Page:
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The value of leveraged loan issuance in Western and Southern Europe in 2021
As we enter 2022, there are plenty of reasons to be cautious about leveraged finance in Europe. The economic impact of the latest COVID-19 variant remains an unknown quantity, inflation continues to climb and rising interest rates look increasingly likely—the UK was the first major economy in the region to raise rates and the EU may follow suit.
And yet leveraged finance activity continues to defy expectations. Last year saw the highest annual total value for leveraged loan and high yield bond issuance in Western and Southern Europe on Debtwire Par record. Meanwhile, direct lenders raised record levels in their funds and deployed them in a record-setting year in 2021, including in the private equity (PE) space where direct lending is finding increasing inroads.
As outlined in this report, the drivers for this activity were clear. Refinancing issuance in the first half of the year accounted for approximately half of all leveraged loan and high yield bond issuance. M&A deal value in Western Europe climbed to its highest level since the global financial crisis, establishing a steady stream of financing that has not yet reached its conclusion.
Where does this leave European leveraged finance for the year ahead?
The value of high yield issuance in the region in 2021
Focus on future drivers
There are several pockets of activity worth watching over the coming period.
First, M&A activity—coupled with private equity's ongoing buyout spending spree—has a way to go.
Year-on-year high yield bond issuance supporting M&A (excluding buyouts) climbed by more than 50% in 2021, while buyout-linked issuance more than doubled. There was also an 19% year-on-year jump in non-buyout M&A leveraged loan issuance, with buyout issuance up 81%.
Much of this was down to a spike in megadeals in Europe in 2021, with more than 150 deals worth at least US$2 billion and seven worth at least US$20 billion recorded last year, according to Mergermarket, including the US$31 billion tie-up of Vonovia and Deutsche Wohnen. And where M&A goes, issuance follows.
Second, on the PE side, sponsors spent more than US$300 billion in 2021, almost double the year before and the highest annual value on Mergermarket record—a trend that is likely to continue in 2022. Many PE firms have already raised material new funds or are in the process of doing do, and those will need to be deployed. All of this feeds into debt and equity markets and will keep things moving in the year ahead.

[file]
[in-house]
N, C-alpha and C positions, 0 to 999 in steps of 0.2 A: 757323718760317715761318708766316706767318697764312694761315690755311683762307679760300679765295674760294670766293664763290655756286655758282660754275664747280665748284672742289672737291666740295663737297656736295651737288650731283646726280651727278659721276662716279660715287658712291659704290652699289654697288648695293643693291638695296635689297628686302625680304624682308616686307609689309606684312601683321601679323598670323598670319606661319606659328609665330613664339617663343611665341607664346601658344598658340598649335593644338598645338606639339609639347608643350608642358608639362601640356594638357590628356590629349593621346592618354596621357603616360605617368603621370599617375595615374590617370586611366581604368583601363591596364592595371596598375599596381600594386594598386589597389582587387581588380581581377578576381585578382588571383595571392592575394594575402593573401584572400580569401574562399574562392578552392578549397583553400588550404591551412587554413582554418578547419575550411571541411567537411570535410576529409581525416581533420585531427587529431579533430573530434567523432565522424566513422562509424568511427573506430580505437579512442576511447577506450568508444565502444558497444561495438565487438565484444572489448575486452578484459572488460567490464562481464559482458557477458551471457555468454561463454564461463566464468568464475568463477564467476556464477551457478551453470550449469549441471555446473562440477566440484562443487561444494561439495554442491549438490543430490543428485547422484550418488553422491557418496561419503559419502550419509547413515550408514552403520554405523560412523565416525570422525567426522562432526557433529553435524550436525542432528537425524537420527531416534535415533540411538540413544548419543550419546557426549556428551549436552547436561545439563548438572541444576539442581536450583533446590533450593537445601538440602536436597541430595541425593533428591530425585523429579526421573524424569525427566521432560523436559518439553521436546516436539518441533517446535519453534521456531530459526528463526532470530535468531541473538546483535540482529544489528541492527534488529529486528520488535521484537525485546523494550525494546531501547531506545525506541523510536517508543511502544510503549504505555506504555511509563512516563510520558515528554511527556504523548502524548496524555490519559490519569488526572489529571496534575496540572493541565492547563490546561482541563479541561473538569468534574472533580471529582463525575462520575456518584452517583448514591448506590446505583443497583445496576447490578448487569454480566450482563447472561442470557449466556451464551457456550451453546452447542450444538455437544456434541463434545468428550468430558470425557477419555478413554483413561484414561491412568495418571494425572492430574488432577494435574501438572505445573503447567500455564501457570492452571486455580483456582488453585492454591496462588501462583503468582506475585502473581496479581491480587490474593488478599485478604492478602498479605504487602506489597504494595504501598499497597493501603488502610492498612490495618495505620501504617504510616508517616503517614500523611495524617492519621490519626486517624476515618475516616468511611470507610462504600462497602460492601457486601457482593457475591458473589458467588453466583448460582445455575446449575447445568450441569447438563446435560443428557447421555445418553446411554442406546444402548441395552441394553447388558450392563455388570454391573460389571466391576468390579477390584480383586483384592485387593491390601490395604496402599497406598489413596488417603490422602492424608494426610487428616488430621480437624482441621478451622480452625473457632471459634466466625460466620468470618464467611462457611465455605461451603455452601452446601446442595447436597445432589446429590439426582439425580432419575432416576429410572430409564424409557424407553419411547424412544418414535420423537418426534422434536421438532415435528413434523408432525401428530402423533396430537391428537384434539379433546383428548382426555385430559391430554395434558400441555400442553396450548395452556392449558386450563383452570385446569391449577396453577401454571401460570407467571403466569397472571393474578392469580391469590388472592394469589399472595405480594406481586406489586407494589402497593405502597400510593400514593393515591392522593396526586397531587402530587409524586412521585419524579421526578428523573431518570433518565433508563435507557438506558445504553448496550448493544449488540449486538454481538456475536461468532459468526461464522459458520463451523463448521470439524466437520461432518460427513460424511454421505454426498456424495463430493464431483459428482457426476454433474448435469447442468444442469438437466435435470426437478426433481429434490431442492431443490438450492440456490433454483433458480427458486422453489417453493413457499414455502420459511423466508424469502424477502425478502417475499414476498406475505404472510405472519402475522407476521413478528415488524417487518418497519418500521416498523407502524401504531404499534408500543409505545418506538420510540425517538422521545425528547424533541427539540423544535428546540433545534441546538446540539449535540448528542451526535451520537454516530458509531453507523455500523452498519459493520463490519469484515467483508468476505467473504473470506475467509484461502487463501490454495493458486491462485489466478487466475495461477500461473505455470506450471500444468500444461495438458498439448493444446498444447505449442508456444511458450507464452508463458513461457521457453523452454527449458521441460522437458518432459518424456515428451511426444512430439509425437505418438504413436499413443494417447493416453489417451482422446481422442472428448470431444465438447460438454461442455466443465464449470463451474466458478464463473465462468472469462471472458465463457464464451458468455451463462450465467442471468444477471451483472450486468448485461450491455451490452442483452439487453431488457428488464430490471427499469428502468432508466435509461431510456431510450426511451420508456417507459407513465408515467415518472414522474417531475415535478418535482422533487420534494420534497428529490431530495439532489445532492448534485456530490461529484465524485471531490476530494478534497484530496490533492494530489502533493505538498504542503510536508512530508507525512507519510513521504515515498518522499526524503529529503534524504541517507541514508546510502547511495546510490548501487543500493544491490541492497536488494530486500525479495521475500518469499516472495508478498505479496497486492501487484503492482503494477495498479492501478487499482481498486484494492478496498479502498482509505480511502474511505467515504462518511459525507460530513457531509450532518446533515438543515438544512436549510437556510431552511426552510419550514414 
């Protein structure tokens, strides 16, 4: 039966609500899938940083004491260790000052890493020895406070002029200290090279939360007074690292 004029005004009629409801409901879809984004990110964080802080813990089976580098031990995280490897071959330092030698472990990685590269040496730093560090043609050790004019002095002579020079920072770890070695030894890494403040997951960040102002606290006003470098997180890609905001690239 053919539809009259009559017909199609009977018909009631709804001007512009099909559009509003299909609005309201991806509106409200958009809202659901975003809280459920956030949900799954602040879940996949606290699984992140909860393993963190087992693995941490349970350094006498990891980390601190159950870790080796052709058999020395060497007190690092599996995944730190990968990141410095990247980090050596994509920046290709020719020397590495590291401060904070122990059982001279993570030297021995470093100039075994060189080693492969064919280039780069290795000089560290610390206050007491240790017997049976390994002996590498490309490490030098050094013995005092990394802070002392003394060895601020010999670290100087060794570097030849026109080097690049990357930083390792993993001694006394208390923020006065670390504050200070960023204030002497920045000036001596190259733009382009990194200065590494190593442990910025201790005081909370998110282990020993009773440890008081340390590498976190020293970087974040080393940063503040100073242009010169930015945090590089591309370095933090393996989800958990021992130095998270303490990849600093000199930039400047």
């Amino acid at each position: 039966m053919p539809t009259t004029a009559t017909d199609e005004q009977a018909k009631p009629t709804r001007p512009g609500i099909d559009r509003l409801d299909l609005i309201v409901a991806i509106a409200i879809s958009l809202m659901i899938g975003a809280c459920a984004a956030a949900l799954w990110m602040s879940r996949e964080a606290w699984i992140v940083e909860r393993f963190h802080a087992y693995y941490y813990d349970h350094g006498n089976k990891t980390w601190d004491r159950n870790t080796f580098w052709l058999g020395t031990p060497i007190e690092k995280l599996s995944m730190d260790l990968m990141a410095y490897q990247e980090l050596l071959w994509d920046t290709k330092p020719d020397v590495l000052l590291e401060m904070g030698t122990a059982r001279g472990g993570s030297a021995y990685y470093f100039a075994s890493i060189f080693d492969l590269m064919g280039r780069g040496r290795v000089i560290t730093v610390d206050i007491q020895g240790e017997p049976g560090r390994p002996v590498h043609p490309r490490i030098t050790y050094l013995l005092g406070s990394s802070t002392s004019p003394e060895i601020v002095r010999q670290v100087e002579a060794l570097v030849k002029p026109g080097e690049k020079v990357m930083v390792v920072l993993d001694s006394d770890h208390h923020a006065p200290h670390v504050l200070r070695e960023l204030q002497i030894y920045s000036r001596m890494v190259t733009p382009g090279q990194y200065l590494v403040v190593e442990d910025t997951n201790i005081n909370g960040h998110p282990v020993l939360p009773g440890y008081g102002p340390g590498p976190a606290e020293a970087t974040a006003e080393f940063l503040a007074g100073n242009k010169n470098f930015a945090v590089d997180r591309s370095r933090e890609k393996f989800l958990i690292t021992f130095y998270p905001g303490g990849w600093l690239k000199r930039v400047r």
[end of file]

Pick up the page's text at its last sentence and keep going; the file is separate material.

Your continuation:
And third, while the latest variant in the pandemic will likely continue to influence decisions for lenders and borrowers alike, environmental, social and corporate governance (ESG) issues will remain on everyone's radar. The onset of ESG financing has created new opportunities for the market and this can be anticipated to grow in 2022.
For many, it's a question of regulations. The EU's Sustainable Finance Disclosure Regulation, which came into effect in March 2021, 'lays down sustainability disclosure obligations for manufacturers of financial products and financial advisers toward end-investors'. More detailed information will be required from lenders in Europe hoping to hook their wagon to the ESG train—any hint of 'greenwashing' will not be tolerated.
At the same time, where available, margin ratchets linked to ESG or sustainability criteria will offer borrowers a potential means to reduce the cost of debt, especially notable if interest rates rise. This also allows lenders to cast their net wider in pursuit of yield, giving them a means to lower risk on credits that they might otherwise not pursue. It's a win-win scenario for both parties that could create a more sustainable finance and investment market.
Lenders and borrowers should prepare for another busy year, but keep in mind that these big waves of activity will not last forever. Ride them for as long as you can, but be ready to batten down the hatches for the next storm.
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